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Problem f: Find the eigen-frequencies of the four modes of the drum with the lowest

frequencies and make a sketch of the associated wave standing wave of the drum.

Problem g: Compute the separation between the di erent zero crossing for a xed value

of m. To which number does this separation converge for the zero crossings at large

values of x?

Using the results of this section it follows that the modes of the drum are given by

(m)

unm(r ') = Jm (kn r)eim' : (16.19)

CHAPTER 16. NORMAL MODES

214

Problem h: Let us rst consider the '-dependence of these modes. Show that when

one follows the mode unm (r ') along a complete circle around the origin that one

encounters exactly m oscillations of that mode.

The shape of the Bessel function is more di cult to see than the properties of the functions

eim' . As shown in section 9.7 of Butkov 14] these functions satisfy a large number of

properties that include recursion relations and series expansions. However, at this point

the following facts are most important:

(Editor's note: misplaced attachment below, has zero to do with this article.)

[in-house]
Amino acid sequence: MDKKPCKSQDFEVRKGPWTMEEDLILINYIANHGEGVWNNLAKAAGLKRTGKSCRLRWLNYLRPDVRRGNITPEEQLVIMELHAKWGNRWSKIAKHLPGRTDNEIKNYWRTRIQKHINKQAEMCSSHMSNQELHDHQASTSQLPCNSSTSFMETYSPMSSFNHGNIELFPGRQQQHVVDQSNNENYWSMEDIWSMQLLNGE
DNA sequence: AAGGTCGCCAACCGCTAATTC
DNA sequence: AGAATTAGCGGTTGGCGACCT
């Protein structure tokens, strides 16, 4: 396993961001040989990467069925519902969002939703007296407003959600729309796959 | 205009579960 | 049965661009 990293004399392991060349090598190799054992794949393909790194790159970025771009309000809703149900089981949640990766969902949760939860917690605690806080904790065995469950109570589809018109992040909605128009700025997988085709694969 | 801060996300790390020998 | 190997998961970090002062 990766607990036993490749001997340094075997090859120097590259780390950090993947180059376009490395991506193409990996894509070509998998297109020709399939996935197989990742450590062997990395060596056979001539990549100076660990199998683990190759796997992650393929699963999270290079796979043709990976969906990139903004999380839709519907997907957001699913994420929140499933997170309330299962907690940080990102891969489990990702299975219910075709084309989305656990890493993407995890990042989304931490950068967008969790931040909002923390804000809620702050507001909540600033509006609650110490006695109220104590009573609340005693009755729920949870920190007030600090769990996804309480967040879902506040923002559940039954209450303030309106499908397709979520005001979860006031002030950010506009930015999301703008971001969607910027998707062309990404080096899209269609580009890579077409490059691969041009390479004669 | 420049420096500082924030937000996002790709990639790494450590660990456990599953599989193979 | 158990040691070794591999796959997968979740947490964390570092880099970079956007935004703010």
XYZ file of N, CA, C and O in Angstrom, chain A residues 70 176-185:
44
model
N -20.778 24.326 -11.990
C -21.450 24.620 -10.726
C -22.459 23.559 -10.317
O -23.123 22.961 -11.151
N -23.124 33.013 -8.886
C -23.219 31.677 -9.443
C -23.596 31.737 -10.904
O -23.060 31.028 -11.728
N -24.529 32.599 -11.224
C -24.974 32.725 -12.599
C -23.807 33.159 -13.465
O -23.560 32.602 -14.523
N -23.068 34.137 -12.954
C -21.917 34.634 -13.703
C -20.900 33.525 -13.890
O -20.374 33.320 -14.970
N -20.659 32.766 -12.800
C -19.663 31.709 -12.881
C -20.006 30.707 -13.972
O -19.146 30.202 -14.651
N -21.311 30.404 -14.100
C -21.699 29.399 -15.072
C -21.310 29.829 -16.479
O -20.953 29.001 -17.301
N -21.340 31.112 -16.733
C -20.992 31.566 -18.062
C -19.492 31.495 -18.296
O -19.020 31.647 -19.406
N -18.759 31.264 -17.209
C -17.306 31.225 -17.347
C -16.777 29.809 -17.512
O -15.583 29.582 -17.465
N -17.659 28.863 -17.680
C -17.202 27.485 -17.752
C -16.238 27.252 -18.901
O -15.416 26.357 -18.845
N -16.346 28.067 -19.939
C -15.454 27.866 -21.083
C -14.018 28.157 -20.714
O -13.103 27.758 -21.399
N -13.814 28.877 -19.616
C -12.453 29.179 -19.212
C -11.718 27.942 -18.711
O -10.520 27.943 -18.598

The Bessel functions Jm (x) are oscillatory functions that decay with distance, in a

sense they behave as decaying standing waves We will return to this issue in section

16.5.

The Bessel functions satisfy an orthogonality relation similar to the orthogonality

relation (16.6) for the modes of the string. This orthogonality relation is treated in

more detail in section 16.4.

16.3 The normal modes of a sphere

In this section we consider the normal modes of a spherical surface with radius R. We only

consider the modes that are associated with the waves that propagate along the surface,

hence we do not consider wave motion in the interior of the sphere. The modes satisfy the

wave equation (16.1). Since the waves propagate on the spherical surface, they are only a

function of the angles and ' that are used in spherical coordinates: u = u( '). Using

the expression of the Laplacian in spherical coordinates the wave equation (16.1) is then

given by ( 2u )

1 @ sin @u + 1 @

1 2

2 @'2 + k u = 0 : (16.20)